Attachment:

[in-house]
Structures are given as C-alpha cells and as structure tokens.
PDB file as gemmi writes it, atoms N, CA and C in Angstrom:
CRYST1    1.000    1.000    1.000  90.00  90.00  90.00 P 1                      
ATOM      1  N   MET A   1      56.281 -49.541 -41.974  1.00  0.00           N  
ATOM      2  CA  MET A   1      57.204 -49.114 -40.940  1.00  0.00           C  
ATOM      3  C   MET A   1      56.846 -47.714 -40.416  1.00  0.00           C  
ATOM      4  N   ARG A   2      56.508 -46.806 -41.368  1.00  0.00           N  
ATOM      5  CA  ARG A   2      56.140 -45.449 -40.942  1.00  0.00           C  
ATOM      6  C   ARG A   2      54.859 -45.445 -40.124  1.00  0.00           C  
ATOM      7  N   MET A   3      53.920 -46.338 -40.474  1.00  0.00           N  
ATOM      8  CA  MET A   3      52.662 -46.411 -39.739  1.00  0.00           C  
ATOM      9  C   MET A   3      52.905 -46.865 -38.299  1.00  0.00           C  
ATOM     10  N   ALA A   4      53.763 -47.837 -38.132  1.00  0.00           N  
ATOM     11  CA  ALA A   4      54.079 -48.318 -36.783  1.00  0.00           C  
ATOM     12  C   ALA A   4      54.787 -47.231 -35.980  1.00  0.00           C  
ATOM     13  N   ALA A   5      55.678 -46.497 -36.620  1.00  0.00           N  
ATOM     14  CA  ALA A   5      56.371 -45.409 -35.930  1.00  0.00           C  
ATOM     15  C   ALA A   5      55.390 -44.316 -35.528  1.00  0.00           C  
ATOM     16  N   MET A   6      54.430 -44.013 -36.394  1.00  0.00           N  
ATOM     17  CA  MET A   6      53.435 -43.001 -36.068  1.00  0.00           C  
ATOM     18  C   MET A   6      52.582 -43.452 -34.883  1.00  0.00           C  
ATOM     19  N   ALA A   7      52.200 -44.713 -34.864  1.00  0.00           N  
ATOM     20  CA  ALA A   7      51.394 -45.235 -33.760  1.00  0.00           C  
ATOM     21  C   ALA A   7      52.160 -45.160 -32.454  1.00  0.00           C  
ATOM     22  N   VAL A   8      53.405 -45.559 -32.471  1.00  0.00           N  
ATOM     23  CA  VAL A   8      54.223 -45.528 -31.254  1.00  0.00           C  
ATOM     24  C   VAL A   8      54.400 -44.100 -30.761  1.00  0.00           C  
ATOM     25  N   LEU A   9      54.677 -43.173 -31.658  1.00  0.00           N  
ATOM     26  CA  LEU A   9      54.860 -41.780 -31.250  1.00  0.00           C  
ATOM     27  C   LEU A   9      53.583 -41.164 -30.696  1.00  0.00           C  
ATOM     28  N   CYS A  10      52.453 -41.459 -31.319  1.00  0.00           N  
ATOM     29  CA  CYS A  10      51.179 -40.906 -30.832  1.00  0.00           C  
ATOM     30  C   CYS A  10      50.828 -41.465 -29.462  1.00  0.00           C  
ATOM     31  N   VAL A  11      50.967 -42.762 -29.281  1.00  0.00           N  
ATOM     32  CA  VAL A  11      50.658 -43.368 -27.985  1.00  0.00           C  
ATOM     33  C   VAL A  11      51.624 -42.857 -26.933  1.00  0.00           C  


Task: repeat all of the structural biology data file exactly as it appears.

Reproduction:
[in-house]
Structures are given as C-alpha cells and as structure tokens.
PDB file as gemmi writes it, atoms N, CA and C in Angstrom:
CRYST1    1.000    1.000    1.000  90.00  90.00  90.00 P 1                      
ATOM      1  N   MET A   1      56.281 -49.541 -41.974  1.00  0.00           N  
ATOM      2  CA  MET A   1      57.204 -49.114 -40.940  1.00  0.00           C  
ATOM      3  C   MET A   1      56.846 -47.714 -40.416  1.00  0.00           C  
ATOM      4  N   ARG A   2      56.508 -46.806 -41.368  1.00  0.00           N  
ATOM      5  CA  ARG A   2      56.140 -45.449 -40.942  1.00  0.00           C  
ATOM      6  C   ARG A   2      54.859 -45.445 -40.124  1.00  0.00           C  
ATOM      7  N   MET A   3      53.920 -46.338 -40.474  1.00  0.00           N  
ATOM      8  CA  MET A   3      52.662 -46.411 -39.739  1.00  0.00           C  
ATOM      9  C   MET A   3      52.905 -46.865 -38.299  1.00  0.00           C  
ATOM     10  N   ALA A   4      53.763 -47.837 -38.132  1.00  0.00           N  
ATOM     11  CA  ALA A   4      54.079 -48.318 -36.783  1.00  0.00           C  
ATOM     12  C   ALA A   4      54.787 -47.231 -35.980  1.00  0.00           C  
ATOM     13  N   ALA A   5      55.678 -46.497 -36.620  1.00  0.00           N  
ATOM     14  CA  ALA A   5      56.371 -45.409 -35.930  1.00  0.00           C  
ATOM     15  C   ALA A   5      55.390 -44.316 -35.528  1.00  0.00           C  
ATOM     16  N   MET A   6      54.430 -44.013 -36.394  1.00  0.00           N  
ATOM     17  CA  MET A   6      53.435 -43.001 -36.068  1.00  0.00           C  
ATOM     18  C   MET A   6      52.582 -43.452 -34.883  1.00  0.00           C  
ATOM     19  N   ALA A   7      52.200 -44.713 -34.864  1.00  0.00           N  
ATOM     20  CA  ALA A   7      51.394 -45.235 -33.760  1.00  0.00           C  
ATOM     21  C   ALA A   7      52.160 -45.160 -32.454  1.00  0.00           C  
ATOM     22  N   VAL A   8      53.405 -45.559 -32.471  1.00  0.00           N  
ATOM     23  CA  VAL A   8      54.223 -45.528 -31.254  1.00  0.00           C  
ATOM     24  C   VAL A   8      54.400 -44.100 -30.761  1.00  0.00           C  
ATOM     25  N   LEU A   9      54.677 -43.173 -31.658  1.00  0.00           N  
ATOM     26  CA  LEU A   9      54.860 -41.780 -31.250  1.00  0.00           C  
ATOM     27  C   LEU A   9      53.583 -41.164 -30.696  1.00  0.00           C  
ATOM     28  N   CYS A  10      52.453 -41.459 -31.319  1.00  0.00           N  
ATOM     29  CA  CYS A  10      51.179 -40.906 -30.832  1.00  0.00           C  
ATOM     30  C   CYS A  10      50.828 -41.465 -29.462  1.00  0.00           C  
ATOM     31  N   VAL A  11      50.967 -42.762 -29.281  1.00  0.00           N  
ATOM     32  CA  VAL A  11      50.658 -43.368 -27.985  1.00  0.00           C  
ATOM     33  C   VAL A  11      51.624 -42.857 -26.933  1.00  0.00           C  